How many of you would consider yoghurt to be a serious component of a successful diet to complement an active lifestyle and sport? It's not perhaps an obvious choice, but it could be a great one.
On a simple level, typically we think about carbohydrates and hydration. Our bodies store the carbs as glycogen in our muscles and liver in order to deliver us energy when exercising, and fluids (ideally including electrolytes) replace what we sweat out.
The next thing to think about is protein. The building blocks of our muscles. Remember, exercising, the bit where we're out running or cycling, doesn't make us stronger. That bit breaks us down and makes us ache. How you recover between exercise sessions is just as important as doing the exercise properly in the first place. By pampering your body with the right nutrition and care after exercise it will rebuild your muscles back up to be stronger than they were before. That's why next time it feels a bit easier, a bit faster, or you can lift a bit more or you can run a bit further. That's called getting fitter. Adapting. Protein is no longer the reserve of bodybuilders or associated solely with muscle mass and weight gain.
Timing is critical as well. We call it the recovery window, when your muscles are warm and primed to absorb nutrition more keenly after exercise. Within 30 minutes of finishing your exercise, before you jump in the shower or slump on the sofa, eat or drink something with a good blend of the right nutritional attributes to help your body repair itself. It'll help you tomorrow.
And here's where yoghurt starts to come in...
See, there are two predominant types of protein that contain the key amino acids - casein (slow absorption) and whey (fast absorption). Both are present in natural yoghurt. Both help your muscles to recover after exercise. Yoghurt is quick and easy to grab from the fridge, and topped with a few slices of banana makes an ideal post-workout snack. What's more, give your freshly made yoghurt a shake and it'll loosen up to make a yoghurty drink that's simple for your gut to digest so that the goodness gets to where it's required quickly. Yoghurt also contains some fundamental minerals that help your body function, those that would have been lost through sweating - calcium, potassium, magnesium and sodium.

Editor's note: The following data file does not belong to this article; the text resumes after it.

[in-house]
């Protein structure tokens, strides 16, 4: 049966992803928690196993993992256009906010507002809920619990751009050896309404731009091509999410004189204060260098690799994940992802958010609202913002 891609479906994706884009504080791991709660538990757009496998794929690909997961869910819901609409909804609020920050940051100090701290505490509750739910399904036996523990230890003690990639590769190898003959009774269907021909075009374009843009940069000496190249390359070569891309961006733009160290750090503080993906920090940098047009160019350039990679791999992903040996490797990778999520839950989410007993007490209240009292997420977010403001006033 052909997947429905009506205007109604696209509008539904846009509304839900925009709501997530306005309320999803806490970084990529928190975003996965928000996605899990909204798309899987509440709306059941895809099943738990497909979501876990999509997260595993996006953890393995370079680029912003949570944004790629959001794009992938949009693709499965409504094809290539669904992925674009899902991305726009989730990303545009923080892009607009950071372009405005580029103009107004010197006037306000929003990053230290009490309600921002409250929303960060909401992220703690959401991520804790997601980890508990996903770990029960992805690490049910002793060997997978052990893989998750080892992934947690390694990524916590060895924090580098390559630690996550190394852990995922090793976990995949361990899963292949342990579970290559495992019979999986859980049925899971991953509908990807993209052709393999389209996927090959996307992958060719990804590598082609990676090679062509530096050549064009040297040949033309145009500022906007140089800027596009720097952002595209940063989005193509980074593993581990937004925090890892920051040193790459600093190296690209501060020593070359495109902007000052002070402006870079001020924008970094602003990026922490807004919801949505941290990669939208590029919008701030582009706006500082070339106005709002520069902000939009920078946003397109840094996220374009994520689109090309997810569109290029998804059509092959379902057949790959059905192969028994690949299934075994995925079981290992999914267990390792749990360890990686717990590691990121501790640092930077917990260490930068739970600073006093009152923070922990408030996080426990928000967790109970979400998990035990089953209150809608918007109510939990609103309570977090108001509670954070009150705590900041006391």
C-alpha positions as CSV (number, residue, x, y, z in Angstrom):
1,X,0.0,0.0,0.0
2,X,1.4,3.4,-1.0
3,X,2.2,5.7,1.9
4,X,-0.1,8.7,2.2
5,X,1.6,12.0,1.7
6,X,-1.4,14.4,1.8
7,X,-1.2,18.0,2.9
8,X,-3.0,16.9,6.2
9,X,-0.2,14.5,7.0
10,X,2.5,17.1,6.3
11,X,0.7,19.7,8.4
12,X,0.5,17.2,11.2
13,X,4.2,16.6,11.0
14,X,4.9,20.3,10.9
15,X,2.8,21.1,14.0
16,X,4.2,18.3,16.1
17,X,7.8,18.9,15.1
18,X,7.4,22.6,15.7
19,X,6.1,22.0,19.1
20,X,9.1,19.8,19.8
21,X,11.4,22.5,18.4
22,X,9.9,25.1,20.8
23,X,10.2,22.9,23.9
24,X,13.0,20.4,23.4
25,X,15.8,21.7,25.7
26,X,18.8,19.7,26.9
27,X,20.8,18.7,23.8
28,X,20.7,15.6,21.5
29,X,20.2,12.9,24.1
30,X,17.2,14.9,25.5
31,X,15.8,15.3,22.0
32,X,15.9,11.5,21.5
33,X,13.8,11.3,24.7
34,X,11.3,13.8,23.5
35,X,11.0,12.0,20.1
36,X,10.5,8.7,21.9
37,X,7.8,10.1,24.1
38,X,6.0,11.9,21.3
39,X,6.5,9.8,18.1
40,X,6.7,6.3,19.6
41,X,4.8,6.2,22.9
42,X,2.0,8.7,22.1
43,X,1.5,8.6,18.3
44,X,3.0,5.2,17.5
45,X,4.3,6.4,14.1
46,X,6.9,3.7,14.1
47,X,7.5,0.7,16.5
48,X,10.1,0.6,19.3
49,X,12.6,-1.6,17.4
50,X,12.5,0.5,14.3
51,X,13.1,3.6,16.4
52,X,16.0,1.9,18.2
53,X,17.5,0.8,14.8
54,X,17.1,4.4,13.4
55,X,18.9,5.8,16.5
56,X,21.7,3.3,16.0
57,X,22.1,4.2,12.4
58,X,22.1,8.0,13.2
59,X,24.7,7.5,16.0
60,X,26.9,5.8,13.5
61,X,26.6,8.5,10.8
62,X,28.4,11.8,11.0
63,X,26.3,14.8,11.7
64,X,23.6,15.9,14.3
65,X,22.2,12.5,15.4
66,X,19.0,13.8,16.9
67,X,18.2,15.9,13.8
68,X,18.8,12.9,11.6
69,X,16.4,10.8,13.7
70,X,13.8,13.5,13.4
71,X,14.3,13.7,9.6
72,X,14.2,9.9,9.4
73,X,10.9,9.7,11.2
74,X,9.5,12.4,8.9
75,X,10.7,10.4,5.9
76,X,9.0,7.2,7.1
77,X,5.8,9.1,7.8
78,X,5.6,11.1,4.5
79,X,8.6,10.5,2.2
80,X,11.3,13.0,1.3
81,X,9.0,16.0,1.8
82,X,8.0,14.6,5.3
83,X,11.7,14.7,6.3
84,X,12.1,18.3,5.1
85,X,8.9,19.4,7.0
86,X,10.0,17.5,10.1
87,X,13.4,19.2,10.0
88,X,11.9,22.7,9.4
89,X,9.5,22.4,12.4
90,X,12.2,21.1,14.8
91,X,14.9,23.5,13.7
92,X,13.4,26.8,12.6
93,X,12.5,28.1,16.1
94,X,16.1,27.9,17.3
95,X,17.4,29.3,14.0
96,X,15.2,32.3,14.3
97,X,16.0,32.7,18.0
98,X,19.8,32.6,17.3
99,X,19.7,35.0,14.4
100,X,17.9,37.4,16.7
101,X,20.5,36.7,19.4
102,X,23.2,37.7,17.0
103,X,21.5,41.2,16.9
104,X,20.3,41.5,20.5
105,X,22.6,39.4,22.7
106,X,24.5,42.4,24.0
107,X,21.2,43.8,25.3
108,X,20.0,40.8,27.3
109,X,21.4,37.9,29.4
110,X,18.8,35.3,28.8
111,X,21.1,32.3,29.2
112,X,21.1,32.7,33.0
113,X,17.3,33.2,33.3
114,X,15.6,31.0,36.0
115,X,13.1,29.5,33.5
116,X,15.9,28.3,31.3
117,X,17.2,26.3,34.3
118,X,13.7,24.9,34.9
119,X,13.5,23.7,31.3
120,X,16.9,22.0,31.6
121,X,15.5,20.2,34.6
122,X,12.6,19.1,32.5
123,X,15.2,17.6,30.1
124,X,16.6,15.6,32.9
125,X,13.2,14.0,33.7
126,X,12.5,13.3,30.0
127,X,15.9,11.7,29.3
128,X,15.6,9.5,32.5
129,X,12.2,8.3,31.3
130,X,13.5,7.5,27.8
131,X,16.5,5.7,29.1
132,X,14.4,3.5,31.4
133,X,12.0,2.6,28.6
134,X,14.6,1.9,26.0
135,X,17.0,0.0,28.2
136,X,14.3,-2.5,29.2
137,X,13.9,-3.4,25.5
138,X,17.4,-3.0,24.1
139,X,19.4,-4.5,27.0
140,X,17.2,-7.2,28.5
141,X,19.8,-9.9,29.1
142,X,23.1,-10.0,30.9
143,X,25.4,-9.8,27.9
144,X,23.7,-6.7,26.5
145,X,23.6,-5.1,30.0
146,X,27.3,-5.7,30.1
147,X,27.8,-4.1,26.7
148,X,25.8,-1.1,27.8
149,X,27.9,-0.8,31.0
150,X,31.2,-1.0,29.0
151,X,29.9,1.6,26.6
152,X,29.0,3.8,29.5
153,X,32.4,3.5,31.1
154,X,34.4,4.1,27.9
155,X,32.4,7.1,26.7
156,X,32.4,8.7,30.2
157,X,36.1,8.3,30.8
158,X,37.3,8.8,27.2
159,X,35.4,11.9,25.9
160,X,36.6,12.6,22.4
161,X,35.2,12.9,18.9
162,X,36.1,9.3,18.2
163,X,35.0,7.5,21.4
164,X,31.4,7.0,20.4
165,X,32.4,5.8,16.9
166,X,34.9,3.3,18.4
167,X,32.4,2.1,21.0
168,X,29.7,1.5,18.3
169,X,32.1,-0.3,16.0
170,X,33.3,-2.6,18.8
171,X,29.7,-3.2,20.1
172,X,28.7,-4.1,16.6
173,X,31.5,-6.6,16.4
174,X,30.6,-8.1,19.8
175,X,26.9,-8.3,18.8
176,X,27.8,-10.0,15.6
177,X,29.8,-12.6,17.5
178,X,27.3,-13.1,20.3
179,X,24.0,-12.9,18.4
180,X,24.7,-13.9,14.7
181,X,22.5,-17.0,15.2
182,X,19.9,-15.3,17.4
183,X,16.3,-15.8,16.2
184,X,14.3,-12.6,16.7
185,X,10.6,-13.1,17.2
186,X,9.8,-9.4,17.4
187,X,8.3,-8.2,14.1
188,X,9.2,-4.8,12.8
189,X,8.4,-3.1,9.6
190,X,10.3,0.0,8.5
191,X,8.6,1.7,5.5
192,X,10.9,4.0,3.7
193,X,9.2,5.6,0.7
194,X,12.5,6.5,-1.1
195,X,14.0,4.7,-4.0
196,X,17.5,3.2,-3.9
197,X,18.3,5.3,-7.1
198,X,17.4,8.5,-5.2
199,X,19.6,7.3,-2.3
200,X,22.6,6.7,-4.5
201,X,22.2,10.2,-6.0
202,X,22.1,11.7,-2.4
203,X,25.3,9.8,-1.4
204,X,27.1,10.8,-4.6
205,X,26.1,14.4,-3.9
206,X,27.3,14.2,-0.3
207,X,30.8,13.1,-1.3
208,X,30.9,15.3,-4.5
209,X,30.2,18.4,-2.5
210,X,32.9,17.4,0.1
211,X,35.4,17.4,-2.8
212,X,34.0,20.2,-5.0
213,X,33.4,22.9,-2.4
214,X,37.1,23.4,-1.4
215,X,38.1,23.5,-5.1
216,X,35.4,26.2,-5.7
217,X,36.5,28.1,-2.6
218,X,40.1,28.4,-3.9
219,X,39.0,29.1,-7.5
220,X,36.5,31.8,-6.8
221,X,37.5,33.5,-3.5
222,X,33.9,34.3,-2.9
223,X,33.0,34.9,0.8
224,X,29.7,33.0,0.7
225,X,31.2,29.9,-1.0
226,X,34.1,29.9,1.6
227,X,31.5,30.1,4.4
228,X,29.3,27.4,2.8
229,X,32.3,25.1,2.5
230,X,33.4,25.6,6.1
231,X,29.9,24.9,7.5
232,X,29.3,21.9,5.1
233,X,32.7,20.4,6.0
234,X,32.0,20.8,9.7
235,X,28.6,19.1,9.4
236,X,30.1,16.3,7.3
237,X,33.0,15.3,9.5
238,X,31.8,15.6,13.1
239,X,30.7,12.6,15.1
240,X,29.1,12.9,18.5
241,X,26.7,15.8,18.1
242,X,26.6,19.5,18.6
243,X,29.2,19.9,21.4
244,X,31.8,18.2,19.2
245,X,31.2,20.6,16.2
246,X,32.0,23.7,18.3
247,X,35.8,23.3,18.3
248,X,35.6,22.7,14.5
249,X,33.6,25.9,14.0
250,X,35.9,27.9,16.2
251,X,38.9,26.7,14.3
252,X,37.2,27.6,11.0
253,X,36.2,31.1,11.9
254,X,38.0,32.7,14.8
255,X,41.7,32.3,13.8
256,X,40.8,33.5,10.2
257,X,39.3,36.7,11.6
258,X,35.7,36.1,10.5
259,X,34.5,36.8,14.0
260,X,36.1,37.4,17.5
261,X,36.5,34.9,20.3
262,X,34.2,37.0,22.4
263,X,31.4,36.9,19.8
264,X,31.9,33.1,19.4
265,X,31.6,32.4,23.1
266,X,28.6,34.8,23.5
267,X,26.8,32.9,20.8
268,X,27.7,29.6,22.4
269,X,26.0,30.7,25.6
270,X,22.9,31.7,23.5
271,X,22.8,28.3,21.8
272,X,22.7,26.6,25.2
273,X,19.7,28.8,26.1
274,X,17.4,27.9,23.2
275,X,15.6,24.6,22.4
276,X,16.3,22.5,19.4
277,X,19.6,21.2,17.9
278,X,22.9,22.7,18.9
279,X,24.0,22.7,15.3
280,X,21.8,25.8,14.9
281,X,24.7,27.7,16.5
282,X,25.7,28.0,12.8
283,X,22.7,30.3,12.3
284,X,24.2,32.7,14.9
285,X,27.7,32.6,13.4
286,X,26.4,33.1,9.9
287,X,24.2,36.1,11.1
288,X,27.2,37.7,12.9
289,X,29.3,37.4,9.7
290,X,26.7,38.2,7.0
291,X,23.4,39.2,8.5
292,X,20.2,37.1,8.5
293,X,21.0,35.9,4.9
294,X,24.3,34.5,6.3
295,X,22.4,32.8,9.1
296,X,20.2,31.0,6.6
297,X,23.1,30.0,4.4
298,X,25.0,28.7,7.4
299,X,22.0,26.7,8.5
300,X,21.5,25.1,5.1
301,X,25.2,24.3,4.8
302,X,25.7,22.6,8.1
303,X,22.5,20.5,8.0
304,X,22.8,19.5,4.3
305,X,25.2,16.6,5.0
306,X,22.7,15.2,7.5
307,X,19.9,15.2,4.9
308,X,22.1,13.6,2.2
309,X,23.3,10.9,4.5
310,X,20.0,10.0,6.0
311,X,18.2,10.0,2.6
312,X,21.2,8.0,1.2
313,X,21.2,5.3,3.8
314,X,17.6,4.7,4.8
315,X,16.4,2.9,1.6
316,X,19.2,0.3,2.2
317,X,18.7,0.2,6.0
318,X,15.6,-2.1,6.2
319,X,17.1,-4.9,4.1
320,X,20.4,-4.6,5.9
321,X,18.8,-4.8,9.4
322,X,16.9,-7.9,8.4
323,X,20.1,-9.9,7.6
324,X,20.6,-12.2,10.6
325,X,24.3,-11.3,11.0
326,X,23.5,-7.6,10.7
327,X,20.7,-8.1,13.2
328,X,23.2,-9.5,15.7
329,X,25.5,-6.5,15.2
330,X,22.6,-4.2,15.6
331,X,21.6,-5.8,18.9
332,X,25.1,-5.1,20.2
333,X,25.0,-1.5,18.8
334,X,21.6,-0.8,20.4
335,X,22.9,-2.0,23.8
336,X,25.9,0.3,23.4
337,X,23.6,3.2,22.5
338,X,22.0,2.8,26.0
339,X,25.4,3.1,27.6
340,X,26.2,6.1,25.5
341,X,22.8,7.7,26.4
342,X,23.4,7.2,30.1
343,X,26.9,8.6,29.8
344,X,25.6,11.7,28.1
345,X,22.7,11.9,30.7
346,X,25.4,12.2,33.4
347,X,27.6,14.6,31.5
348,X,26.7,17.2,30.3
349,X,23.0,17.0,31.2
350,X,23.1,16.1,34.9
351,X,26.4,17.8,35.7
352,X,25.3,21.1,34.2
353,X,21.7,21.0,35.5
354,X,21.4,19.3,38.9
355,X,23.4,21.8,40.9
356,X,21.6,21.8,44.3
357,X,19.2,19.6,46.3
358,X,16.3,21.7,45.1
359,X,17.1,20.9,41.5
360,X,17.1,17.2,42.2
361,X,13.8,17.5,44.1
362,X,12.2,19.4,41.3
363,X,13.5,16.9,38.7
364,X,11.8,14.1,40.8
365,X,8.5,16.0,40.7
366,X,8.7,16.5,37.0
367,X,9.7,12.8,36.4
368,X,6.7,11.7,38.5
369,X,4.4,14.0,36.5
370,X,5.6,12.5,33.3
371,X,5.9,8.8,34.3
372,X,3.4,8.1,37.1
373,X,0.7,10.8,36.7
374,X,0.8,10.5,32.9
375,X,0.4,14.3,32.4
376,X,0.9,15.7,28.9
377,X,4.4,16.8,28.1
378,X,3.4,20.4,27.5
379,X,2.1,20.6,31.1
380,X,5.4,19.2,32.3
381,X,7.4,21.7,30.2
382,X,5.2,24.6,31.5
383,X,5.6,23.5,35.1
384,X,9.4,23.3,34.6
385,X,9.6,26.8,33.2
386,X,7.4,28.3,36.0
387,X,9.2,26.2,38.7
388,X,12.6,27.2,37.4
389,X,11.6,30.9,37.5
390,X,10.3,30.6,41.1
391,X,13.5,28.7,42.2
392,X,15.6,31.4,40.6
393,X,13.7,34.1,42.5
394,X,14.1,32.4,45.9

But there's more. Freshly made yoghurt has an abundance of active live bacteria. The good sort. A dose of live bacteria could help to enhance the microbiome diversity in your gut, which in turn has been shown to improve immunity, boost metabolism and combat obesity. In short, a gut with a diverse microbiota is generally considered to be more healthy. Cyclist Magazine mentioned this lately in their March 2021 issue.
So, for exercise sessions of more than an hour or for short, intense (anaerobic) activity, think about your recovery and help your body come back stronger.
Of course, if you are unsure about your diet, are new to exercise or have a pre-existing condition then it is always best to consult with a coach or your GP first. Ross spent several years working for a sports nutrition brand and has competed in many marathons and ultramarathons, Ironman, mountain bike races and road cycling events all over the world, so has a solid understanding of the basics of sports nutrition.